The United Women of Faith (UWF) at Fenimore Street United Methodist Church in Brooklyn, on Sunday, March 12, conferred its “Woman of the Year” award on retired registered nurse Min. Cynthia Grant during the group’s 64th Anniversary Celebration.
The group also honored Chaplain, Jamaican-born Selena Lubell with its Local/Global Impact Award for Spiritual Formation during the church’s hours-long Worship Service.
Min. Cynthia Grant, who was born in Aruba to Vincentian parents, grew up and received her early education in St. Vincent and the Grenadines.
In making the surprise announcement, Sis. Marlene Ferguson, the Trinidadian-born chair of UWF’s Nomination Committee, said Grant — who was nominated by former UWF President Shanae Als, a Barbadian-American — is dedicated and committed to Fenimore Street United Methodist Church.
Though Min. Grant, a prominent member of the church’s Chancel Choir, is no longer chair of the Staff/Pastor Parish Relations Committee, Ferguson, also a retired registered nurse, said, in the nomination profile, that Min. Grant’s role in the church was “accentuated during the 2020 pandemic.
“Serving as church secretary, church greeter, one of the church nurses, and offering counter among other roles, she is (perhaps) the first person those who visit our Community Food Pantry see,” Ferguson said.
“A retired nurse by profession, she served as president of the Chancel Choir, where she sings soprano and is usually the first person you see as you enter our sanctuary on Sunday mornings,” added Ferguson, stating that the UWF Woman of the Year Award is “awarded to a woman of great faith and dedication, and Min. Cynthia Grant is an example of these attributes.”
In addition, she said Min. Grant is a lay minister, interim secretary, delegate to the United Methodist Church’s New York Annual Conference (NYAC), and is among Fenimore Street United Methodist Church’s “Ladies in Waiting”.
But, despite all these accolades, Min. Grant told Caribbean Life that she only wanted to be known as “a retired nurse and a longstanding, faithful member of the said church for over 30 years.”
She said that she has “served on many committees and [is] a member of the Chancel Choir.
“I was deeply touched and surprised that I was chosen as the woman of the year,” Min. Grant added. “All I am able to say at the moment is thank you very much.”
In her very brief acceptance speech, she told congregants: “I’m really surprised, but I’m very thankful that you chose to honor me.”
Chaplain Lubell, who was born in Tangle River, St. James, Jamaica, told Caribbean Life that, “as a believer, my role is to be neighborly and share my faith though active engagement, using all the tools in my tool kit.
“It was a pleasant surprise to realize that my joy in the Lord was recognized by my beloved Fenimore United Methodist family,” she said. “I love them all, as they helped to form my spiritual life and love for true worship.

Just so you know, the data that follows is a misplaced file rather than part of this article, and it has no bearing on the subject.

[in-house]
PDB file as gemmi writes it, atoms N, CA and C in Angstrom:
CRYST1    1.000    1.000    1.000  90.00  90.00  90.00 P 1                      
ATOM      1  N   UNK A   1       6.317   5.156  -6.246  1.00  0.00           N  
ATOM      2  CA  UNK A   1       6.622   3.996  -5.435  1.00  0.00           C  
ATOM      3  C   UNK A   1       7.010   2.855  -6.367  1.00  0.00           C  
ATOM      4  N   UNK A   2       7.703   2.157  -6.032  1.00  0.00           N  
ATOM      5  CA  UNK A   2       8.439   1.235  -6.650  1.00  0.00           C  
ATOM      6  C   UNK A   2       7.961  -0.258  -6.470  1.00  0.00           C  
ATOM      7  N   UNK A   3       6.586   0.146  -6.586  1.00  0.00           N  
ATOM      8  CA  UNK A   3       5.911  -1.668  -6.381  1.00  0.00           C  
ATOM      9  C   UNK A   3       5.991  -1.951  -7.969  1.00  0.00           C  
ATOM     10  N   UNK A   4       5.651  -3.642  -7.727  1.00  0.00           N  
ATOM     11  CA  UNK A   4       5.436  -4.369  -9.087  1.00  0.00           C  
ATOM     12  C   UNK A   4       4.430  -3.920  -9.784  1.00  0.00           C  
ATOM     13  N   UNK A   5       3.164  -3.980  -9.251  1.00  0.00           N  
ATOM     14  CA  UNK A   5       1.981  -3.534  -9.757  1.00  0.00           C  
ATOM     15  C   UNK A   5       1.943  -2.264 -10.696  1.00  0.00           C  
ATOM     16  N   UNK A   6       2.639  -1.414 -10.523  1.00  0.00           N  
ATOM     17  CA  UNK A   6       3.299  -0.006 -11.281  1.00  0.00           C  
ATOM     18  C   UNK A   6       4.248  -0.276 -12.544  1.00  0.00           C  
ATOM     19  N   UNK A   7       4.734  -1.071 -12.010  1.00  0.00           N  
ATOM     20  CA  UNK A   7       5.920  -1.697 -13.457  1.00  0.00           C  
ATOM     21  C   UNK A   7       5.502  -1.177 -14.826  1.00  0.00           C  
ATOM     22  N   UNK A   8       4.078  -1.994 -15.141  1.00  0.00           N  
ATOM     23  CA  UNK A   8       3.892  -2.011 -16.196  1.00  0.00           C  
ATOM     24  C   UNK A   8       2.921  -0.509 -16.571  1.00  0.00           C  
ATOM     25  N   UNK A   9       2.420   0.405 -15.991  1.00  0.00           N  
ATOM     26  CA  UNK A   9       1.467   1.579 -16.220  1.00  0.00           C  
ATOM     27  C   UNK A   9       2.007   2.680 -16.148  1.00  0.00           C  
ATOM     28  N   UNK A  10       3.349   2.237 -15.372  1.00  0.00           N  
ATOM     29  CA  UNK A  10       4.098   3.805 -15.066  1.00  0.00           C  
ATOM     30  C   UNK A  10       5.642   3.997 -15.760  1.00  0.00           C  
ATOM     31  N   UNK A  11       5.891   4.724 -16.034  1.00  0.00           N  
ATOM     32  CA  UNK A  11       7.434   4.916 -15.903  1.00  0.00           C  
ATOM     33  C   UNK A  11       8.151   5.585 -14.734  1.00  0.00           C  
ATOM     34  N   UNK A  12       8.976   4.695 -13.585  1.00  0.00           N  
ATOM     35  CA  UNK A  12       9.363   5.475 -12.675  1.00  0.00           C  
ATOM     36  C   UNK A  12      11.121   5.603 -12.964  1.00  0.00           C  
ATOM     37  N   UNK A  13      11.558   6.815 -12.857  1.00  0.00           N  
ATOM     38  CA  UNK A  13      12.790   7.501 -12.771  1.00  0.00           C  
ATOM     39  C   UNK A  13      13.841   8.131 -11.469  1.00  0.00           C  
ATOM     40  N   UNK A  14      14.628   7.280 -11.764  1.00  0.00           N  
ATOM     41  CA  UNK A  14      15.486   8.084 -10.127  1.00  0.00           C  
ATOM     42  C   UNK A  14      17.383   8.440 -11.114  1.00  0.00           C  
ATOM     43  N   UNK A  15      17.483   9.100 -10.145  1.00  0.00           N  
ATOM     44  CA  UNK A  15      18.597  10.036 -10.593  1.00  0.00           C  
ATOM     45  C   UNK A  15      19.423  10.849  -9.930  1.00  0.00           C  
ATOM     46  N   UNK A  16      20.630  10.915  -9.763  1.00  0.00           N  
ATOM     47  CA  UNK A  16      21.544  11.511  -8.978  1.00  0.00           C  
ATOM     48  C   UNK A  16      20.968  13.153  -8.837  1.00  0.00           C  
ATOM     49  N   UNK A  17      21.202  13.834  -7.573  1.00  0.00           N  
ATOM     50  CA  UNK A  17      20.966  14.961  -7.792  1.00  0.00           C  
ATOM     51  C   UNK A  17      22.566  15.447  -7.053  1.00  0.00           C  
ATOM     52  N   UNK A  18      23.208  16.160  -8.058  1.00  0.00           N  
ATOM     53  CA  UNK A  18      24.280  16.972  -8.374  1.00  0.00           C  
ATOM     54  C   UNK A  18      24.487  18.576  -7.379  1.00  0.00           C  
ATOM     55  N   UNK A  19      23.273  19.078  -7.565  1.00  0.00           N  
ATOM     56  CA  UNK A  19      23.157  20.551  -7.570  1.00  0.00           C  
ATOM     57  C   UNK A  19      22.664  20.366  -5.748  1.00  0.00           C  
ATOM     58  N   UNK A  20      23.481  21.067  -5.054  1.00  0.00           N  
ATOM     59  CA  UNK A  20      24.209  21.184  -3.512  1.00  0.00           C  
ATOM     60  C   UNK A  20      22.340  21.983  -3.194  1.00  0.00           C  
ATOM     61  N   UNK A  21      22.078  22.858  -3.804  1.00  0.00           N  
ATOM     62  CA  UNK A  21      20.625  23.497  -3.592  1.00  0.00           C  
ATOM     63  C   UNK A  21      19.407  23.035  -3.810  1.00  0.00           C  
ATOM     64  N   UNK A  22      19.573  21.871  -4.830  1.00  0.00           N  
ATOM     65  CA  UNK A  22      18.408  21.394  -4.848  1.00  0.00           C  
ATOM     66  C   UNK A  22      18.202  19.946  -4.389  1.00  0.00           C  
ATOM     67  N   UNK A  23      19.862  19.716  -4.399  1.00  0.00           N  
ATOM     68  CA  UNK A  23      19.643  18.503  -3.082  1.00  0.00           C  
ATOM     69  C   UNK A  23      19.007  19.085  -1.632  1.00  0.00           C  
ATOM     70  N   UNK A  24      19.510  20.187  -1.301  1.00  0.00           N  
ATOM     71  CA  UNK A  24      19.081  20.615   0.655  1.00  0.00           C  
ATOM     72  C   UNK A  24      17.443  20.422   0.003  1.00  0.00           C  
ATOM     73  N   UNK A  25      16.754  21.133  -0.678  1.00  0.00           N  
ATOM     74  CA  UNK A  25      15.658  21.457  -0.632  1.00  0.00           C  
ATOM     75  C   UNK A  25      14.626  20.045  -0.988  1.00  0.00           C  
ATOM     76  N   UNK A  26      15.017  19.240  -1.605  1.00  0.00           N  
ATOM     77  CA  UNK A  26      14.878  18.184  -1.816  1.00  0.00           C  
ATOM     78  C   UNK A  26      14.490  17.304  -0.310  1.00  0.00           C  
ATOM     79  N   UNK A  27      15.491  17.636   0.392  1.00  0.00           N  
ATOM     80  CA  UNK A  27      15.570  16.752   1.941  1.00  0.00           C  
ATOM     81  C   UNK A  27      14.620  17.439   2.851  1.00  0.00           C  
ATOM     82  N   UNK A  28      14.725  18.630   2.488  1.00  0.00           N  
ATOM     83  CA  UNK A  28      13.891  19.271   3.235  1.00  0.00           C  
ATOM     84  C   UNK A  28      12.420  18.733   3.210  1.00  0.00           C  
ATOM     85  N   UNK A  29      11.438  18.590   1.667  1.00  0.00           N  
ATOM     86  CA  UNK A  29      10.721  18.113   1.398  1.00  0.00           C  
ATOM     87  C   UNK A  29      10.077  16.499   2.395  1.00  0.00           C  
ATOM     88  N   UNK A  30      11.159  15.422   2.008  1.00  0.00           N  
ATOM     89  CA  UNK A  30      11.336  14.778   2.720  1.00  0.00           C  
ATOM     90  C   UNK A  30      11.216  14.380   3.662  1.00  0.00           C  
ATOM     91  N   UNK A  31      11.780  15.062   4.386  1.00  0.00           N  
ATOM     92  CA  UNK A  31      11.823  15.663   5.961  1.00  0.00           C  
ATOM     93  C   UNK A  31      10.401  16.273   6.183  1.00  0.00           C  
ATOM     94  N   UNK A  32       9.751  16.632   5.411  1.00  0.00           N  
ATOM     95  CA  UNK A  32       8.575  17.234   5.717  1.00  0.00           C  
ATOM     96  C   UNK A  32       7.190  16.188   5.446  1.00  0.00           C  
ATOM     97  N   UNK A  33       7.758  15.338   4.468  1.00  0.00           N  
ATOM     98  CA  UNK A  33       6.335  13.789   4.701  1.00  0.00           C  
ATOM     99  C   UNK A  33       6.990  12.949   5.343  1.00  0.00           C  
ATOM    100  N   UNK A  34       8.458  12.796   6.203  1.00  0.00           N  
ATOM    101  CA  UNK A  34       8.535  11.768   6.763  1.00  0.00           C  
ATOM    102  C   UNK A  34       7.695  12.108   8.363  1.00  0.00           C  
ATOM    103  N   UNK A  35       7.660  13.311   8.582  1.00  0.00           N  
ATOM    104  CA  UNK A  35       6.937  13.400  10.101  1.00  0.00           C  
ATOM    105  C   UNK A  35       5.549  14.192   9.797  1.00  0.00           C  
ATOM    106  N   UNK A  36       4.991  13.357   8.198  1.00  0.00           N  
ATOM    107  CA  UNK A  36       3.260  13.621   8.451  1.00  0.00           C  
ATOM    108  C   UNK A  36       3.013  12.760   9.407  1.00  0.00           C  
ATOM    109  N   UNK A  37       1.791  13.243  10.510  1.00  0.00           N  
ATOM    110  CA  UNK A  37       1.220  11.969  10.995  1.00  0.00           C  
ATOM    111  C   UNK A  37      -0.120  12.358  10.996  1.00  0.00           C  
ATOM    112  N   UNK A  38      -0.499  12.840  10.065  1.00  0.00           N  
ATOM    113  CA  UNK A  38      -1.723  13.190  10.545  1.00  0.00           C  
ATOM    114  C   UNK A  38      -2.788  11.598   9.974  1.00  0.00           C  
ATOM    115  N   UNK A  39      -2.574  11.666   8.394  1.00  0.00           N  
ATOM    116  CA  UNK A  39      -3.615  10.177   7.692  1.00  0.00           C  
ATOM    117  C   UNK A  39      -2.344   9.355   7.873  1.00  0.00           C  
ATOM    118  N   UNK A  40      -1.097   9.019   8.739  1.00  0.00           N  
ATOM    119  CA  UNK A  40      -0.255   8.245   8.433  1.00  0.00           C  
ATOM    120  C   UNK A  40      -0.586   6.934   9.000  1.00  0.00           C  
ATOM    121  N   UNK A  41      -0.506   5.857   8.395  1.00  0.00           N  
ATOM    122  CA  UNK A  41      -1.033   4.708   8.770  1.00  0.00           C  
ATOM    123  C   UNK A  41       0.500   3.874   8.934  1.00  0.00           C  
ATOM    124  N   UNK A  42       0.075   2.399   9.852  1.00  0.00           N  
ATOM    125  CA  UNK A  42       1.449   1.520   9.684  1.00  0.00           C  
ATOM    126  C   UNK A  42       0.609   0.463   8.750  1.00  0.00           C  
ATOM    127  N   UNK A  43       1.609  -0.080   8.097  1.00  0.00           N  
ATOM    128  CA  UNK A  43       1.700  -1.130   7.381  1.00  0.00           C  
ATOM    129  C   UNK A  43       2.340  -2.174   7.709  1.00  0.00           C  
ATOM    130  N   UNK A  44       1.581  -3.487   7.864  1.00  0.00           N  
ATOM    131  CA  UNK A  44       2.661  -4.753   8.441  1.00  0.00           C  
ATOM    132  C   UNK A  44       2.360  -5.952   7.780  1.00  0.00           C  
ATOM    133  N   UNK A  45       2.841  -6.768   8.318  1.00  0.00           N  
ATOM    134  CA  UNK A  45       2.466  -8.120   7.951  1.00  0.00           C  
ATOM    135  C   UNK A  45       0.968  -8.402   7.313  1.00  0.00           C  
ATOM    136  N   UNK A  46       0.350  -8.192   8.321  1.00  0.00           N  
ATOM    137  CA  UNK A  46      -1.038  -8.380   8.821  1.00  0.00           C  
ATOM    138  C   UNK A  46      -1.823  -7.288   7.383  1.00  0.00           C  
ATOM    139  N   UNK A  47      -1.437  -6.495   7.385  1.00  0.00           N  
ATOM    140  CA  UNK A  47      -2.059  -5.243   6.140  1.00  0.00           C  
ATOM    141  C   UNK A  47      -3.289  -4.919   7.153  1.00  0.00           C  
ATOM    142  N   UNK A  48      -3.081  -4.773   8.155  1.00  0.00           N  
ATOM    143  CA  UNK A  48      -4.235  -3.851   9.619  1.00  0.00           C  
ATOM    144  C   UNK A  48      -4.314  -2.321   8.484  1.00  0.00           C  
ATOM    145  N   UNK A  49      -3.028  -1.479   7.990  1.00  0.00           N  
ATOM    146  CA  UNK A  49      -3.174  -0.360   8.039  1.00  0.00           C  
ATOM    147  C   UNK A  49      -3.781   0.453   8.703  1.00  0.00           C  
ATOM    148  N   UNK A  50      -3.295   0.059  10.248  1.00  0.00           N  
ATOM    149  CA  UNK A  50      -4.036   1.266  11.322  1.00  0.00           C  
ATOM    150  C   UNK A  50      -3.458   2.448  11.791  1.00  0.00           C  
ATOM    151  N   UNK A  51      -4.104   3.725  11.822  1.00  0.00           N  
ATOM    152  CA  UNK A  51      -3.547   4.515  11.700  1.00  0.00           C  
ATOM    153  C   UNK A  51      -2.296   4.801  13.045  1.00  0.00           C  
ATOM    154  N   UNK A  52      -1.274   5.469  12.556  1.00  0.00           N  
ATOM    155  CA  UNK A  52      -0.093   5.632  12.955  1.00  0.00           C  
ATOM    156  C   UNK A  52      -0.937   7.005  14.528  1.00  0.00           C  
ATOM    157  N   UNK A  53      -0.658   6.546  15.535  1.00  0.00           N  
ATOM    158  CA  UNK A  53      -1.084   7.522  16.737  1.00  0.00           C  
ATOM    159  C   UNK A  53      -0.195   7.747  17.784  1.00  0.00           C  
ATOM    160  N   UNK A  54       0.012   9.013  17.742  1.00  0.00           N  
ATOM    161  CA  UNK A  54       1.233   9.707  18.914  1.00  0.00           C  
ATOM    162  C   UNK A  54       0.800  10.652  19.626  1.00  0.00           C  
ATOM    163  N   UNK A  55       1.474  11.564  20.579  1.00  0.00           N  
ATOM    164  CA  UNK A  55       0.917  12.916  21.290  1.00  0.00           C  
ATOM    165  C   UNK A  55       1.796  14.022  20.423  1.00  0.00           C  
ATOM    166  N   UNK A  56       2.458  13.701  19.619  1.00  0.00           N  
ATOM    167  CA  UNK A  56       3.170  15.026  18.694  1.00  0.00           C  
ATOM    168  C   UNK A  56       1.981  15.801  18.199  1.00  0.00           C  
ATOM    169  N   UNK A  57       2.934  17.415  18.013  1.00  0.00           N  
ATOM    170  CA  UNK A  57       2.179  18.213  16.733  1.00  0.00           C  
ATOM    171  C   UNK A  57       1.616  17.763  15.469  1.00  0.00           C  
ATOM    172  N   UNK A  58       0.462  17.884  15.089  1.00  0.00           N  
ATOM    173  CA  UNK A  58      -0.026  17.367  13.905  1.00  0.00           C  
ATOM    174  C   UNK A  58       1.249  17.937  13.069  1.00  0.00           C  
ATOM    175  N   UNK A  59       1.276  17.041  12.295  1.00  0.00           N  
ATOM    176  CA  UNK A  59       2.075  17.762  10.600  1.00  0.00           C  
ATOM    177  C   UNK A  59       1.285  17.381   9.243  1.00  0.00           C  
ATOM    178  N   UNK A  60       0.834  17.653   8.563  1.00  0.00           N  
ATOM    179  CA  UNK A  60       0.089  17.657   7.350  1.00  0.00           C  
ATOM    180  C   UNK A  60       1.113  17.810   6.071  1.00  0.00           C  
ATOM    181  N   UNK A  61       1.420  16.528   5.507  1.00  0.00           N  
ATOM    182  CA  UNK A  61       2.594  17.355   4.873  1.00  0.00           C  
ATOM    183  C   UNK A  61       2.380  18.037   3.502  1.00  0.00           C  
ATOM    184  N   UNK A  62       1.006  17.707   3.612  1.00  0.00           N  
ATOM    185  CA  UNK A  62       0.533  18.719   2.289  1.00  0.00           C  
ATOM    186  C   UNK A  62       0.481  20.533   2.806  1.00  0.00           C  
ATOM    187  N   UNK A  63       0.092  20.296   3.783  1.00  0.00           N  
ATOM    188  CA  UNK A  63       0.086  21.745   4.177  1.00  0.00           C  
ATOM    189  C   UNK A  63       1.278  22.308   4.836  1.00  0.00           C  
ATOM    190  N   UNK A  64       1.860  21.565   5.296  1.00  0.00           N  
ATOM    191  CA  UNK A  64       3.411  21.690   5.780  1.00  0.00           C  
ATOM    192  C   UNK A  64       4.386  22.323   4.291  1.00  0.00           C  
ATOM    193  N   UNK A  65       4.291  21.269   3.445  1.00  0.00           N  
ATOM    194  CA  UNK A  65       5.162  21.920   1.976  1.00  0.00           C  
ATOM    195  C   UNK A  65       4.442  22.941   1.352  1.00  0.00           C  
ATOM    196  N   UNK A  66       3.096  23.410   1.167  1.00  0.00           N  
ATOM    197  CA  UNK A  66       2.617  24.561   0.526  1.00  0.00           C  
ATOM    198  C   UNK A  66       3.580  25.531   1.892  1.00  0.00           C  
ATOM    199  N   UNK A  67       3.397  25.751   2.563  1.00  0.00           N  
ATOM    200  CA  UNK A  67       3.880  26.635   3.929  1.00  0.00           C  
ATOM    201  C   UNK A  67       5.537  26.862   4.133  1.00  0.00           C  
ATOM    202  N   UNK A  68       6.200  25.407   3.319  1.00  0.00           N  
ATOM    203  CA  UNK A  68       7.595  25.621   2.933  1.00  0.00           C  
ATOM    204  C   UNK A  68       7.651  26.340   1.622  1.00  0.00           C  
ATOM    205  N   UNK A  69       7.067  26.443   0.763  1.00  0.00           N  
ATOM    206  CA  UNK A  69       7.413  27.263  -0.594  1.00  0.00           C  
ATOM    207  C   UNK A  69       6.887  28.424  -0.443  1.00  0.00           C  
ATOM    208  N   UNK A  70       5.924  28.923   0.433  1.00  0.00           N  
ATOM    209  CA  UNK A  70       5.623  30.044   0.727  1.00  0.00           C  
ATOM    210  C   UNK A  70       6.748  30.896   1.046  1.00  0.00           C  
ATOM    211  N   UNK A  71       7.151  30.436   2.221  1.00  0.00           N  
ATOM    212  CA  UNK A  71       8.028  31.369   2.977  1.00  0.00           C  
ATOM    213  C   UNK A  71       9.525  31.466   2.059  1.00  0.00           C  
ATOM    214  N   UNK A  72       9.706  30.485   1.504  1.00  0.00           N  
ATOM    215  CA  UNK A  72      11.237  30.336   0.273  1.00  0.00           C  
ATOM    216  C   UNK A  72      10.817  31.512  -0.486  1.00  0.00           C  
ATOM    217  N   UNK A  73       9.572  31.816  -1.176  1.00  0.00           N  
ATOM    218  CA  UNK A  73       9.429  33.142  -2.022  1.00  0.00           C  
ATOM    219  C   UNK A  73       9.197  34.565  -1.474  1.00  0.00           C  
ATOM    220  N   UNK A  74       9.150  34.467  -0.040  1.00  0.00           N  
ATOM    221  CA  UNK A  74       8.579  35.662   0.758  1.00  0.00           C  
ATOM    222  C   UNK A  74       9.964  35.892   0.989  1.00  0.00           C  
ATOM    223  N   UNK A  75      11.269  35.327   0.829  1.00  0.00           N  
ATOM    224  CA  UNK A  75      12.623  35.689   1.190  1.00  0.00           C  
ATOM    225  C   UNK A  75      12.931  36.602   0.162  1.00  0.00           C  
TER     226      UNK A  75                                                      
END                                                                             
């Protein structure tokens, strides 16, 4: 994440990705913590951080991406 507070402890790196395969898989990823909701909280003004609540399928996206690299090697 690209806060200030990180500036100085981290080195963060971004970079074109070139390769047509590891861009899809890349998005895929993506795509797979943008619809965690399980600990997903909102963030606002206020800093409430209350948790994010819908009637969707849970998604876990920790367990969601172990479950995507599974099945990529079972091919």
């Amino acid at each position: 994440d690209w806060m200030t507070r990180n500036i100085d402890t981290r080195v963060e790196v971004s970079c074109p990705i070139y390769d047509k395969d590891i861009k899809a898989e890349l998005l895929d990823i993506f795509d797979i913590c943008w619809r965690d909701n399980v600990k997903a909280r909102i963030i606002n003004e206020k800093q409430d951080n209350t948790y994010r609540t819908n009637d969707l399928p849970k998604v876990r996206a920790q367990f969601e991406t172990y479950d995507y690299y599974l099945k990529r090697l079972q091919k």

“God bless the United Women in Faith as they continue to work and serve in the Kingdom of God,” added Lubell, who worked as an administrator a non-profit with children and families at risk, and was an executive of Head Start programs in the Bronx and Brooklyn.
She attended General Theological Seminary and studied Aesthetic Theology for Spiritual Direction in Manhattan, as well as attended the College of Pastoral Supervision and Psychotherapy, becoming a chaplain and psychotherapist.
UWF also paid memorial tribute to Ruby Johnson, Mildred Hurlock, Darlene Pantophlet, Jean Maxwell and Joy Joan McCants.
Ten-year-old Angelica Nedd, the daughter of UWF member Ava Providence and a member of the Dance Ministry, brought the Women’s History Month Moment, asking: “Do you know what equity is? Another word for equity is fairness but the kind that makes sure that everyone has what they need.”
Sis. Jade Pringle performed a liturgical dance.
In her sermon, the Rev. Narcisse “Cherie” Phillips, the Jamaican-born pastor of Bethany United Methodist Church in Brooklyn, preached that “whatever setback might come our way, there’s a God in us.
“Living life victorious is when we know we can trust God in the dark,” she said, speaking on the topic, “Journeying from Fear to Purpose.” “When we meet Jesus, change must come. When we meet Jesus, our lives are turned around. It’s about God and God’s purpose for us.”
In reading the UWF Mission Moment, Sis. Cecile White, a Barbadian-born lay speaker at the church, said that, last year, “the United Women in Faith got a new name, but we kept the same purpose that we have had since our foremother’s began this organization 154 years ago this month on March 23.
“Their beginnings were small with just nine members, and their giving was even smaller with donations of two cents and a prayer each week,” she said. “But those two cents and prayers, pressed down and shaken together, created opportunities for women, children, and youth that were and are still running over today.
“The United Women in Faith here at Fenimore are no different and, with your help, we were able to spread our giving right in Brooklyn, to the United Methodist Church Home and, at home, to the Media Ministry, last year,” White added.
The church’s African American pastor, the Rev. Roger Jackson, said: “Once we continue to walk with the Lord, [there’s] nothing to be afraid of.”